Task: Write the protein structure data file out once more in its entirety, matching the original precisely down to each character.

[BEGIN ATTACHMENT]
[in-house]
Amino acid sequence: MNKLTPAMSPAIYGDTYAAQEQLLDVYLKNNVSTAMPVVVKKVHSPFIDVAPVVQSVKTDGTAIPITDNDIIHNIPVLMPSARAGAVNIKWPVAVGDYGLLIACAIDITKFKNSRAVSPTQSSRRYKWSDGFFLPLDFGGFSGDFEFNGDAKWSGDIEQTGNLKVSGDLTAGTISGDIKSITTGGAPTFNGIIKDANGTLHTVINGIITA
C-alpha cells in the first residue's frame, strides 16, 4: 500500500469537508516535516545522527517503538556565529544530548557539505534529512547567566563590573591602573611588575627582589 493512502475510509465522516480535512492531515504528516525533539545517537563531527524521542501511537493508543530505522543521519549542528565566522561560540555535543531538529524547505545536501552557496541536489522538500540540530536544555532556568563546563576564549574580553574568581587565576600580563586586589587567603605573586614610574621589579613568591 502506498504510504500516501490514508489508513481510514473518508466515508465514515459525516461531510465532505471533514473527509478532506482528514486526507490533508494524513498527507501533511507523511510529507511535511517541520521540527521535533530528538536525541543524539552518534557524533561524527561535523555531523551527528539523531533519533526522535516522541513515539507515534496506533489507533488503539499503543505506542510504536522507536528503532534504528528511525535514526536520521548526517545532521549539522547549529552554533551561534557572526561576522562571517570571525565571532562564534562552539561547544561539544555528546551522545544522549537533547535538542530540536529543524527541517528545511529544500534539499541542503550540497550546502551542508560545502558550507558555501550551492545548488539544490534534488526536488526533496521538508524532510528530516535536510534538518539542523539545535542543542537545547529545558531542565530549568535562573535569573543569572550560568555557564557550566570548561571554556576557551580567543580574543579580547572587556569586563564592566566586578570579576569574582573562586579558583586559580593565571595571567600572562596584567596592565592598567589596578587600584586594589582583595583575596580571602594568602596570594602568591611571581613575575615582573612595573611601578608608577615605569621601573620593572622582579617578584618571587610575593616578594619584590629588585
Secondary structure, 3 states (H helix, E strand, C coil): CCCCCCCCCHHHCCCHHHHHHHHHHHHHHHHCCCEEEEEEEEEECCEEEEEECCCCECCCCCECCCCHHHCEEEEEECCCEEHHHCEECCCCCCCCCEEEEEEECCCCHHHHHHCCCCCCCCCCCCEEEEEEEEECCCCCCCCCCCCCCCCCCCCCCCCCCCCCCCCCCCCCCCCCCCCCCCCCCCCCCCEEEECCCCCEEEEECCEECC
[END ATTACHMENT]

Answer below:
[in-house]
Amino acid sequence: MNKLTPAMSPAIYGDTYAAQEQLLDVYLKNNVSTAMPVVVKKVHSPFIDVAPVVQSVKTDGTAIPITDNDIIHNIPVLMPSARAGAVNIKWPVAVGDYGLLIACAIDITKFKNSRAVSPTQSSRRYKWSDGFFLPLDFGGFSGDFEFNGDAKWSGDIEQTGNLKVSGDLTAGTISGDIKSITTGGAPTFNGIIKDANGTLHTVINGIITA
C-alpha cells in the first residue's frame, strides 16, 4: 500500500469537508516535516545522527517503538556565529544530548557539505534529512547567566563590573591602573611588575627582589 493512502475510509465522516480535512492531515504528516525533539545517537563531527524521542501511537493508543530505522543521519549542528565566522561560540555535543531538529524547505545536501552557496541536489522538500540540530536544555532556568563546563576564549574580553574568581587565576600580563586586589587567603605573586614610574621589579613568591 502506498504510504500516501490514508489508513481510514473518508466515508465514515459525516461531510465532505471533514473527509478532506482528514486526507490533508494524513498527507501533511507523511510529507511535511517541520521540527521535533530528538536525541543524539552518534557524533561524527561535523555531523551527528539523531533519533526522535516522541513515539507515534496506533489507533488503539499503543505506542510504536522507536528503532534504528528511525535514526536520521548526517545532521549539522547549529552554533551561534557572526561576522562571517570571525565571532562564534562552539561547544561539544555528546551522545544522549537533547535538542530540536529543524527541517528545511529544500534539499541542503550540497550546502551542508560545502558550507558555501550551492545548488539544490534534488526536488526533496521538508524532510528530516535536510534538518539542523539545535542543542537545547529545558531542565530549568535562573535569573543569572550560568555557564557550566570548561571554556576557551580567543580574543579580547572587556569586563564592566566586578570579576569574582573562586579558583586559580593565571595571567600572562596584567596592565592598567589596578587600584586594589582583595583575596580571602594568602596570594602568591611571581613575575615582573612595573611601578608608577615605569621601573620593572622582579617578584618571587610575593616578594619584590629588585
Secondary structure, 3 states (H helix, E strand, C coil): CCCCCCCCCHHHCCCHHHHHHHHHHHHHHHHCCCEEEEEEEEEECCEEEEEECCCCECCCCCECCCCHHHCEEEEEECCCEEHHHCEECCCCCCCCCEEEEEEECCCCHHHHHHCCCCCCCCCCCCEEEEEEEEECCCCCCCCCCCCCCCCCCCCCCCCCCCCCCCCCCCCCCCCCCCCCCCCCCCCCCCEEEECCCCCEEEEECCEECC